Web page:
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2011 – A Year of Protest? – The grammar of future predictions

‘I predict a riot!’ sing the Kaiser Chiefs and I think that is a good way to describe how I feel about 2011. For Sure

  1. There will definitely be more government cuts and big public protests as a result.
  2. There’s going to be mass hysteria surrounding the royal wedding, encouraged by the government wanting to distract people from all the bad things. No doubt a sensible minority will complain about the expense and become republicans.
  3. Silvio Berlusconi will be involved in some kind of scandal. When was the last year that he wasn’t? There will be more demonstrations in Italy as a result.

Maybe, Maybe...

  1. Obama might well become a lot more popular once the U.S. comes to realize how scary Sarah Palin is.
  2. The British coalition government could fall because of internal fighting and the Liberal Democrat party could split as a result.
  3. A team which is not Manchester United, Chelsea or Arsenal may win the English Premier League for the first time in fifteen years, to the shock of football fans worldwide.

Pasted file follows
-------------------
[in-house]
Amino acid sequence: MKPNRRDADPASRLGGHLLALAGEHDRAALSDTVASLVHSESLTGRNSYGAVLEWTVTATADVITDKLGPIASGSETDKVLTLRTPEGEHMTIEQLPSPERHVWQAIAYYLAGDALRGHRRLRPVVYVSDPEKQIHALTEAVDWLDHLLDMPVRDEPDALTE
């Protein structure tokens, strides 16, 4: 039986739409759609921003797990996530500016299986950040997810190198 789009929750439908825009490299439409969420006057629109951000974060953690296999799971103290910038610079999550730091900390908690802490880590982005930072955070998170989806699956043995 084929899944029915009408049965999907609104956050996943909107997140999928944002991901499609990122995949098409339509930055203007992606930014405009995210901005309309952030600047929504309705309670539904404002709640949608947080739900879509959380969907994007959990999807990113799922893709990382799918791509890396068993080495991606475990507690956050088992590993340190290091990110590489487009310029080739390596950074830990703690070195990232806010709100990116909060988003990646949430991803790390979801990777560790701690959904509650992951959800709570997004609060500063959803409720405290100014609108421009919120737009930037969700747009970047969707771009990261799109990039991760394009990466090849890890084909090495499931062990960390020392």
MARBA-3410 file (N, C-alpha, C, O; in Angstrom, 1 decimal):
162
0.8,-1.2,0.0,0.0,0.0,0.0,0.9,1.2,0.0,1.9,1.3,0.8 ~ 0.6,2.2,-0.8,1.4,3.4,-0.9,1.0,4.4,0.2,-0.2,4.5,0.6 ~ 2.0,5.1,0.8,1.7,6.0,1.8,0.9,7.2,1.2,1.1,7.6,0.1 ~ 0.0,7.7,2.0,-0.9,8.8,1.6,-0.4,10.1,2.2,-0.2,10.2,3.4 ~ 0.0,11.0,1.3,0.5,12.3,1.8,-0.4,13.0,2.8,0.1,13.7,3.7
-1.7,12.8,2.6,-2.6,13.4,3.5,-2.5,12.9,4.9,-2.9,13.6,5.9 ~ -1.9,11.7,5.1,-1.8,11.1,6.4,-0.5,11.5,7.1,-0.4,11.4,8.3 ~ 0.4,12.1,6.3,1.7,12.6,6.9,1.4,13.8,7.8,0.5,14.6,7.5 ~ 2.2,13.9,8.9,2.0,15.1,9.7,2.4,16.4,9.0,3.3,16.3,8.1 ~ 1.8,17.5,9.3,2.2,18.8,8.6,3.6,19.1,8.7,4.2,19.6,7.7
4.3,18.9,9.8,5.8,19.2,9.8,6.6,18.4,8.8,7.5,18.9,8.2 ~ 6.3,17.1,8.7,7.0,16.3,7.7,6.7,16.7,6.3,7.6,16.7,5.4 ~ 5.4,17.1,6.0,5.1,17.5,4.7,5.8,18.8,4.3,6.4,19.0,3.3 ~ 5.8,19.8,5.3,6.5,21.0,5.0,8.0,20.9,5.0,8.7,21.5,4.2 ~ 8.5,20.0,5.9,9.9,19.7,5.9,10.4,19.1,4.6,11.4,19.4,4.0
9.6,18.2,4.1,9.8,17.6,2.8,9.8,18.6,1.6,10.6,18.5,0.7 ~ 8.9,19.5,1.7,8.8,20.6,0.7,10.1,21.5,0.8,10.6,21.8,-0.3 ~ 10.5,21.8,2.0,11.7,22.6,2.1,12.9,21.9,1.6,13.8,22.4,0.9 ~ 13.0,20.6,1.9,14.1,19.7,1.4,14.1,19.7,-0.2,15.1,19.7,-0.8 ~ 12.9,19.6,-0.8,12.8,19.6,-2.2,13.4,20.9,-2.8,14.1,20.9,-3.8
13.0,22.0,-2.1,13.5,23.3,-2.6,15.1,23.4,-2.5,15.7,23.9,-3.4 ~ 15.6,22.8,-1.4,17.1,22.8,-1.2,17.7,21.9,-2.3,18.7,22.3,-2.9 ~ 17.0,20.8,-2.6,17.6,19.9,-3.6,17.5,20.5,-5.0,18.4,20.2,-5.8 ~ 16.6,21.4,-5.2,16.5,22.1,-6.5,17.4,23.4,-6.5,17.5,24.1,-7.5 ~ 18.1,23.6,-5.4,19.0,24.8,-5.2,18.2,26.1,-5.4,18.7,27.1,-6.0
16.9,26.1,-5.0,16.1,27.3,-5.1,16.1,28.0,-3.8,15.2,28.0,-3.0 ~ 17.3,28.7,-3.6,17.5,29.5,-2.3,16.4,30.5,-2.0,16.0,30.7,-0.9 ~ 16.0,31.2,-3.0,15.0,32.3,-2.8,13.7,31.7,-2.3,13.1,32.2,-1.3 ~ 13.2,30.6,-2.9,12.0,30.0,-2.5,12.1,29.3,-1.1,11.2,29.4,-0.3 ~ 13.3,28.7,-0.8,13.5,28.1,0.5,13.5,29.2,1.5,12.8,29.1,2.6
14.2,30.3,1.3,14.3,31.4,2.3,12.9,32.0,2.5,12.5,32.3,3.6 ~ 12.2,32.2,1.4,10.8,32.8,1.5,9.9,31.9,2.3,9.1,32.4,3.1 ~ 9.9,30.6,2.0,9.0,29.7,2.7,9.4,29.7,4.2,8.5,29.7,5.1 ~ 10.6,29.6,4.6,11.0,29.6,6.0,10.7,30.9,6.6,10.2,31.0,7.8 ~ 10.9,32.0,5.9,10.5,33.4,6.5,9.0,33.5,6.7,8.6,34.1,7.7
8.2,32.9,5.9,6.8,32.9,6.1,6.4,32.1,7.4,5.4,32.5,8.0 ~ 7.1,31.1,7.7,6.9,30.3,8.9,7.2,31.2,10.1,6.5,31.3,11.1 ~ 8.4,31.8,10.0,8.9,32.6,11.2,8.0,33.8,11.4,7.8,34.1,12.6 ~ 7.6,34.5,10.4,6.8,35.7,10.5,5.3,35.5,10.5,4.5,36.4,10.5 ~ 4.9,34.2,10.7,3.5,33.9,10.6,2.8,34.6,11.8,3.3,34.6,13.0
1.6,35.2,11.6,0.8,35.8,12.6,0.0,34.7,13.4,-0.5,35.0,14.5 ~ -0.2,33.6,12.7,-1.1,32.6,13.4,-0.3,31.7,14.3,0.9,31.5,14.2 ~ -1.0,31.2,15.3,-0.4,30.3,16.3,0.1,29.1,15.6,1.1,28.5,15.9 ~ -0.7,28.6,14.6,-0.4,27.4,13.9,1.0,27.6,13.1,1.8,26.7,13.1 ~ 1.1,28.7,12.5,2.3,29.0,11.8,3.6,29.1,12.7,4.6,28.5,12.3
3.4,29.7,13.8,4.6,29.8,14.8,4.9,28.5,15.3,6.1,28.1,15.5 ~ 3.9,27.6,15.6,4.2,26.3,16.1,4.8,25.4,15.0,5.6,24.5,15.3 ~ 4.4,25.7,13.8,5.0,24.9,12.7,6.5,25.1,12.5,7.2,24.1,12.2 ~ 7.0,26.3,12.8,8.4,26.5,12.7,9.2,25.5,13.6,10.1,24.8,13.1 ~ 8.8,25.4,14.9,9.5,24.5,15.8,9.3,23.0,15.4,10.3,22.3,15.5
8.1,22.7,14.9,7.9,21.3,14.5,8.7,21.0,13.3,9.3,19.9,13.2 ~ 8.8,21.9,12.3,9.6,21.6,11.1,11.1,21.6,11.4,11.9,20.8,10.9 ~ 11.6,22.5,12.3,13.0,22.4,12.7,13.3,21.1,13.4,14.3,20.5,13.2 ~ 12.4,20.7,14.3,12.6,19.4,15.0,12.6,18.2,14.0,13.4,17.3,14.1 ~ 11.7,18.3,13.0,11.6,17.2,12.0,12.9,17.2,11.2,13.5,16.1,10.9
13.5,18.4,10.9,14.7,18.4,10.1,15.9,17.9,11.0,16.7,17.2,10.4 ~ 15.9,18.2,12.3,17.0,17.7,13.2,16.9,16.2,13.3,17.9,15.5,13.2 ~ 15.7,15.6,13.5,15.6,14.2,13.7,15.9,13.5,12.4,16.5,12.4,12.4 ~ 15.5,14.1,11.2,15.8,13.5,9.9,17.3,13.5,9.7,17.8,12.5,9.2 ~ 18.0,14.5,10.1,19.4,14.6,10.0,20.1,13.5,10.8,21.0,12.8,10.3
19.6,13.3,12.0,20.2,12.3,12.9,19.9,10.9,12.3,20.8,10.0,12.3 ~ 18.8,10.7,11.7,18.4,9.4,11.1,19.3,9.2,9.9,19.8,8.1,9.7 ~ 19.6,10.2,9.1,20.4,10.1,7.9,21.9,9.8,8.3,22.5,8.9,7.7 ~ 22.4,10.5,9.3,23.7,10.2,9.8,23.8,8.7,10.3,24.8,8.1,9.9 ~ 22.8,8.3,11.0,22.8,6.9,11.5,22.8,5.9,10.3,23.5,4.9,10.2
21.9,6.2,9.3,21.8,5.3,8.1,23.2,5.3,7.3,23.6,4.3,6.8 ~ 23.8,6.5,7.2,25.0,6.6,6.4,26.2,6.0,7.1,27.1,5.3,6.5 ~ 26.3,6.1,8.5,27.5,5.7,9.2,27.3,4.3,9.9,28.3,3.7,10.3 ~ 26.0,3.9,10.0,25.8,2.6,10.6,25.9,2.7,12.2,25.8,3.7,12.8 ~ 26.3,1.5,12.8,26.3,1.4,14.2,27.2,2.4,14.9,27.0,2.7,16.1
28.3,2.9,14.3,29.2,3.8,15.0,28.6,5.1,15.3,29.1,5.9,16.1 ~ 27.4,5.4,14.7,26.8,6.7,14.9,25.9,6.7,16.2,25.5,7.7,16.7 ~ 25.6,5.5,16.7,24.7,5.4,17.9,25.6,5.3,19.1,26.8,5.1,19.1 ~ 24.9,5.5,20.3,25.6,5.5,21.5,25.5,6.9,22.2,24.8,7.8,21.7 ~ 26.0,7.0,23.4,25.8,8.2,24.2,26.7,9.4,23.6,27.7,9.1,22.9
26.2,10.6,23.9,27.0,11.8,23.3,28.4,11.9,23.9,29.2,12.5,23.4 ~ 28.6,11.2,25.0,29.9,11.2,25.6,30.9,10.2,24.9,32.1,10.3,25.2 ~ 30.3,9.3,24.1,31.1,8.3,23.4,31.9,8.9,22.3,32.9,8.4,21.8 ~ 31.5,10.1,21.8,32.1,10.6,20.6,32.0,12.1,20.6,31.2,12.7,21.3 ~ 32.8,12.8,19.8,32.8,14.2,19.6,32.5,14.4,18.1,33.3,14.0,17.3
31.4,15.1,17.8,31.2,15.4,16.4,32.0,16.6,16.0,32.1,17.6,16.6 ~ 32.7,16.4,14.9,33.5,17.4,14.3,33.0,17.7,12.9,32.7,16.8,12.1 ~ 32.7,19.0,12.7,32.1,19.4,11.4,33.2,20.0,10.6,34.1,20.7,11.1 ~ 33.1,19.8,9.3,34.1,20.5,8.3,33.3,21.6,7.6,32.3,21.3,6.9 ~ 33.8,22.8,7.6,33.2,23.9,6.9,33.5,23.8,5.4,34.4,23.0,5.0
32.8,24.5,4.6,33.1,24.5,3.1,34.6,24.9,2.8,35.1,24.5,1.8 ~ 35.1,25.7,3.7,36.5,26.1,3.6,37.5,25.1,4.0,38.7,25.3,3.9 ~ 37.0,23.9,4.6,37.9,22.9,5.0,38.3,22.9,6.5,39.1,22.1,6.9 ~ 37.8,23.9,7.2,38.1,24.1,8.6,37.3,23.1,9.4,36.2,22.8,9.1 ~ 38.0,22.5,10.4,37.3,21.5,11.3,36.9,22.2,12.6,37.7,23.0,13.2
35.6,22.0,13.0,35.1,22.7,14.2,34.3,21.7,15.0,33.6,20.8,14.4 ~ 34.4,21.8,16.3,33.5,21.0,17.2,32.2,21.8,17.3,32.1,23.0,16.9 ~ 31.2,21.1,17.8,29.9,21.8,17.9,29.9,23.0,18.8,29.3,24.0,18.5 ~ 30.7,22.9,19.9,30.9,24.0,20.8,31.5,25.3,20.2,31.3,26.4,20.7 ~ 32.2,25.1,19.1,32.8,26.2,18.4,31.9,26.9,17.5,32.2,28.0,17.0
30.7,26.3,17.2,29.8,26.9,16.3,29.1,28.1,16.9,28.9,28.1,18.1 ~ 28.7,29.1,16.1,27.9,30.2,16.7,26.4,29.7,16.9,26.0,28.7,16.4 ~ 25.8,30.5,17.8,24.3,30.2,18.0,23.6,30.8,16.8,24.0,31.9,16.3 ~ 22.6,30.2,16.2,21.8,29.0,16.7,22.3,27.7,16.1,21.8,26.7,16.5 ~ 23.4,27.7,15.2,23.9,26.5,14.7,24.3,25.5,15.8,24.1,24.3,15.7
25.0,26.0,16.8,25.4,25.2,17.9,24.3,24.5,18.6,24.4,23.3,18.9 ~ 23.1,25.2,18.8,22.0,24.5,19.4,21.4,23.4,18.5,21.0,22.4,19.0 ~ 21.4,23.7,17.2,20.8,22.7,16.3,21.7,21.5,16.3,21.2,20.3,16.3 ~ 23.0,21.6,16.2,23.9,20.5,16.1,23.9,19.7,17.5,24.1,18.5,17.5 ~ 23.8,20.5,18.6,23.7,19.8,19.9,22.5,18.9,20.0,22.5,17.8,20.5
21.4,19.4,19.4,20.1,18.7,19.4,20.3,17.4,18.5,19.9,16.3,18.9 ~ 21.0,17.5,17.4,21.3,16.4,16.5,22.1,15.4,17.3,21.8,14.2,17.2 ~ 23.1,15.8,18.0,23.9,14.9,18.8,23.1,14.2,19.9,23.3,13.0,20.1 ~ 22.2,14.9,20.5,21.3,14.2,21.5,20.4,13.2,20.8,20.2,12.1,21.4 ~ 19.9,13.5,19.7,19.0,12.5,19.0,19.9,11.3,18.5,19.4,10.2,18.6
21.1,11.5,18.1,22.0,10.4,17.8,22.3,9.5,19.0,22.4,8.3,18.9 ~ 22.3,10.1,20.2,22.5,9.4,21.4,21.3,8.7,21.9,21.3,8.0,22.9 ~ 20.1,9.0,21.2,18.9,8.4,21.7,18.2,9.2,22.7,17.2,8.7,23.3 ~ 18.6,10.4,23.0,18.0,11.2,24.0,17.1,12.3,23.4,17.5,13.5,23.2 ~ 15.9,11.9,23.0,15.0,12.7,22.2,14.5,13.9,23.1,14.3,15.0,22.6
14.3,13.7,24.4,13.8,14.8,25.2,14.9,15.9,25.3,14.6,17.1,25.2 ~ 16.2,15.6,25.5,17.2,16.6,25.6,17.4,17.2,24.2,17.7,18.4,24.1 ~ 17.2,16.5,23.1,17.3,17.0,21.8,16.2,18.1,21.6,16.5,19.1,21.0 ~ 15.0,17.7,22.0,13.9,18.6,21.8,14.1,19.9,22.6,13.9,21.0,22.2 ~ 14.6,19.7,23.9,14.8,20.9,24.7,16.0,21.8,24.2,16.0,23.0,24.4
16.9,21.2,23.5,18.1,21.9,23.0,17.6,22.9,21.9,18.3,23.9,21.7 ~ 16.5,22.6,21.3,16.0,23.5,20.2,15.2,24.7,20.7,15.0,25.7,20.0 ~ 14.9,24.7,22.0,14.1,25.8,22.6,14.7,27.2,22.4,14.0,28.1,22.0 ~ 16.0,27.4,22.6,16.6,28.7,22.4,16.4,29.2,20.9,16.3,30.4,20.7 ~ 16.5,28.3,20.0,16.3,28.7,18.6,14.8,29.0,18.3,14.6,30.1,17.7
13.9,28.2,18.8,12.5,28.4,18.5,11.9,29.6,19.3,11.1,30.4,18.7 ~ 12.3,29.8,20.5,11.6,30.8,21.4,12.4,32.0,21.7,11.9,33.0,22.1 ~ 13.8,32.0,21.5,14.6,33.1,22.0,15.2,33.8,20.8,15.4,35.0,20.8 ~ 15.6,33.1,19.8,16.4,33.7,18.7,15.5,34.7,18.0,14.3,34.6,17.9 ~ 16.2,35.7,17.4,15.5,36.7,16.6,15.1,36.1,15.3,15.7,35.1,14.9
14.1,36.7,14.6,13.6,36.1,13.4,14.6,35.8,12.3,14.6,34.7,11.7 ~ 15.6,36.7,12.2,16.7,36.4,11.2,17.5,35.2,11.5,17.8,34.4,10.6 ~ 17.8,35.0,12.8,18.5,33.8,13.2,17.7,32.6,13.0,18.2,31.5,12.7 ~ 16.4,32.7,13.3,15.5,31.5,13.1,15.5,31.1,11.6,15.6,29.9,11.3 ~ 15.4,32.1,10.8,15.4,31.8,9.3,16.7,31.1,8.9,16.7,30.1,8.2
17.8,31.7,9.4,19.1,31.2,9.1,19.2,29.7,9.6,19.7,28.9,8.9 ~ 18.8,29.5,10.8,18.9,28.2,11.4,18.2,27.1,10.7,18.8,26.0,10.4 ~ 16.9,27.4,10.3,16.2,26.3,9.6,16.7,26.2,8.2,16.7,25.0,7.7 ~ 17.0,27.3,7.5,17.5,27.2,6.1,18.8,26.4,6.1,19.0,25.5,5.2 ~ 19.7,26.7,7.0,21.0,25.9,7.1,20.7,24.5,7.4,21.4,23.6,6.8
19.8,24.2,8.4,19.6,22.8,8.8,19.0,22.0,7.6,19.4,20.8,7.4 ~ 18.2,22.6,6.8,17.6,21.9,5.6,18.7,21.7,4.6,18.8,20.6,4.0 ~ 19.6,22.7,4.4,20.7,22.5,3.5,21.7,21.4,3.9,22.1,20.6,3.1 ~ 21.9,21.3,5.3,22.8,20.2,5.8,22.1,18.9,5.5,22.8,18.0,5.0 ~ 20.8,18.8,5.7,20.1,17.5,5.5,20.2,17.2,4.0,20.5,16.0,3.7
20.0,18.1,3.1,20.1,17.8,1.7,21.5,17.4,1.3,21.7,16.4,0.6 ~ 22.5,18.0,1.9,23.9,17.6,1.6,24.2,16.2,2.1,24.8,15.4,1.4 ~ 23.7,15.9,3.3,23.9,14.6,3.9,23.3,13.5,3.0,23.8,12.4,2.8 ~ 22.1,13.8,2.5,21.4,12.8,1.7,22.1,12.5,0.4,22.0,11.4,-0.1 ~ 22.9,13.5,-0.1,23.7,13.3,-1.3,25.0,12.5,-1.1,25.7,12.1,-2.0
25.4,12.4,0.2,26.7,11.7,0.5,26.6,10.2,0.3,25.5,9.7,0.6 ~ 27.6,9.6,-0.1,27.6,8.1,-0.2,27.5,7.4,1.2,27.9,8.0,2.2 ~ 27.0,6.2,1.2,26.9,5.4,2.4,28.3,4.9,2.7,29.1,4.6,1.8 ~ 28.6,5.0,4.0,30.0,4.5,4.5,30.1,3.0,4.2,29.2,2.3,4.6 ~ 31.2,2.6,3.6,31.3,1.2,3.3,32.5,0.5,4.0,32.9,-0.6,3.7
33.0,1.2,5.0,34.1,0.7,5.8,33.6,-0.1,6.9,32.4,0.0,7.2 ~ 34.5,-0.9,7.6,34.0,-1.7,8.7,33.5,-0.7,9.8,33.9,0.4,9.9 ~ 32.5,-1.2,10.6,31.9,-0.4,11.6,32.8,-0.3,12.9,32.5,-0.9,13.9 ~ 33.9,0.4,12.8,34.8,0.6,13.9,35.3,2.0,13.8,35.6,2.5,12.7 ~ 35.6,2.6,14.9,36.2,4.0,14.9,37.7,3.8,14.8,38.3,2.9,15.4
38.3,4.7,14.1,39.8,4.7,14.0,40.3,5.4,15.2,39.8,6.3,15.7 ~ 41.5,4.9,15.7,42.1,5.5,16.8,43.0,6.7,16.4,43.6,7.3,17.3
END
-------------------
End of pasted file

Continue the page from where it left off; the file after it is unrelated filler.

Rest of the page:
Definitely Not!

  1. England won’t organize an alternative football world cup despite open accusations of corruption in FIFA and recognition that it is the only way England will ever win the competition again.
  2. It isn’t going to snow so much that Ryanair will give you skis instead of a seat on a plane although they do consider the idea as a way of saving money.
  3. Despite all the evidence, world leaders won’t do anything at all to try and save the planet from climate change.

The language we use to make predictions:

  1. If we are reasonably sure about something we have two options, will or be going to. In many situations we can use both without any difference in meaning. So, in the second prediction we could also say ‘there will be mass hysteria’.
  2. One fundamental difference is if we make reference to evidence as we make the prediction. In this case we prefer be going to. For example ‘Look at those two cars; they’re going to crash!’
  3. If we are less sure we have three options – might, may and could. They essentially all have the same meaning although sometimes may is more formal.

What are your predictions for the next twelve months? Are you as pessimistic as me?

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